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After a holiday weekend, the tall grasses and water surrounding the gazebo on Raymond Road are peppered with beer cans, said Ellen McKeefe, a bird naturalist volunteer.
East County Wednesday, Dec. 16, 2015 4 years ago

Should police stalk litterers at Celery Fields?

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Volunteers say park becoming party central during holiday periods.
by: Jessica Salmond Staff Writer

Audubon Society member Ellen McKeefe would rather not have the reference points.

The Sarasota resident spends her Friday mornings at the Celery Fields’ Raymond Boardwalk gazebo helping birdwatchers identify the many species of birds that inhabit the park.

“See that beer can? Look to the right,” McKeefe tells her birdwatchers.

During the holiday periods, McKeefe has plenty of empty beer cans to use as reference points. McKeefe and other volunteers have noticed a trend at the secluded gazebo. When school is out, the party is on.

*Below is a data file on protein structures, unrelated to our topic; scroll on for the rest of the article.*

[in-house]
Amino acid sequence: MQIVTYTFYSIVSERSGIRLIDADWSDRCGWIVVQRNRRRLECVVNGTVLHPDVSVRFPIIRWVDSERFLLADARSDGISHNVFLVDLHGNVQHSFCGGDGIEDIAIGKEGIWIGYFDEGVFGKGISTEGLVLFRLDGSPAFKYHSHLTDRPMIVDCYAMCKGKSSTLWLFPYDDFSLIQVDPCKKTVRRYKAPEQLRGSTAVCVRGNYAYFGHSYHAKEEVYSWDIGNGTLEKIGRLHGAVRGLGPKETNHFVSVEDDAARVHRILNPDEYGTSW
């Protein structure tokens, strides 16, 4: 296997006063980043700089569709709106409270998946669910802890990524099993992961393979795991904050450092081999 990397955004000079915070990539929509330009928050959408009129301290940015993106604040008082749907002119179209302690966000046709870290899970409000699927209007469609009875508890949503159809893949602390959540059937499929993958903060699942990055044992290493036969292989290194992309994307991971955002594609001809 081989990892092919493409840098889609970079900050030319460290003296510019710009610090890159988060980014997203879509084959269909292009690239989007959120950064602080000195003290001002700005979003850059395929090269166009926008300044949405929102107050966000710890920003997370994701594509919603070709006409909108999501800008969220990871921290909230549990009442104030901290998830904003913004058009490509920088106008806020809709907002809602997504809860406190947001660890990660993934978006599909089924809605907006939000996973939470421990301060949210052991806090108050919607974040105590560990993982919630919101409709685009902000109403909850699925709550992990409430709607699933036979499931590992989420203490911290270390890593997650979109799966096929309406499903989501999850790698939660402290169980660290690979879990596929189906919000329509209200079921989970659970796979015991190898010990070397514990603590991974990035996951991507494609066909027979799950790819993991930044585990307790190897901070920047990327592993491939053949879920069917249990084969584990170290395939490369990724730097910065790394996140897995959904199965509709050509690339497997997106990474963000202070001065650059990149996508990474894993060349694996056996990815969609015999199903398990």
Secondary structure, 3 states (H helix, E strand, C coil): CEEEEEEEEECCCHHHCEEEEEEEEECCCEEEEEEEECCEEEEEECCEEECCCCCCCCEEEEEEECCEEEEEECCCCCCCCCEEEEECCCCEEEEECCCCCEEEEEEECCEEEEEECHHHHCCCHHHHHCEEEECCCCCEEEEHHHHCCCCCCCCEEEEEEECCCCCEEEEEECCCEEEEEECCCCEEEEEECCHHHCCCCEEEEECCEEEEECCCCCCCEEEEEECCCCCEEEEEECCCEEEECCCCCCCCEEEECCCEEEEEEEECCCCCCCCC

In the mornings after holiday weekends or school breaks, volunteers find the area littered with liquor bottles, cans and plastic baggies, and even on occasion, clothing.

“It has been party central,” she said.

The litter became a problem last year and it has been getting worse. McKeefe believes the culprits are students who live nearby.

“We come in Saturday, Sunday, Monday mornings and we find beer cans, bottles,” said volunteer Sue Guarasci, a Lakewood Ranch resident. “It’s sad. It’s a delightful place, and it’s gotten a name for itself.”

McKeefe has encouraged other volunteers to report litterers to the county and the Sheriff’s Office. Guarasci said enforcement is the underlying issue.

“The police can drive up and they can check it out, but the kids are legally allowed to be there,” she said.

Jason Bartolone, a spokesman for Sarasota County, confirmed the park is open 24/7. People can’t be kicked out simply for being on the boardwalk.

The Audubon volunteers would like to see more patrols during peak party hours and the county has also hired private security to make random visits.

“Obviously we’re concerned, we don’t want people littering or doing anything illegal,” Bartolone said.

In the meantime, McKeefe is trying to pick up when she can.

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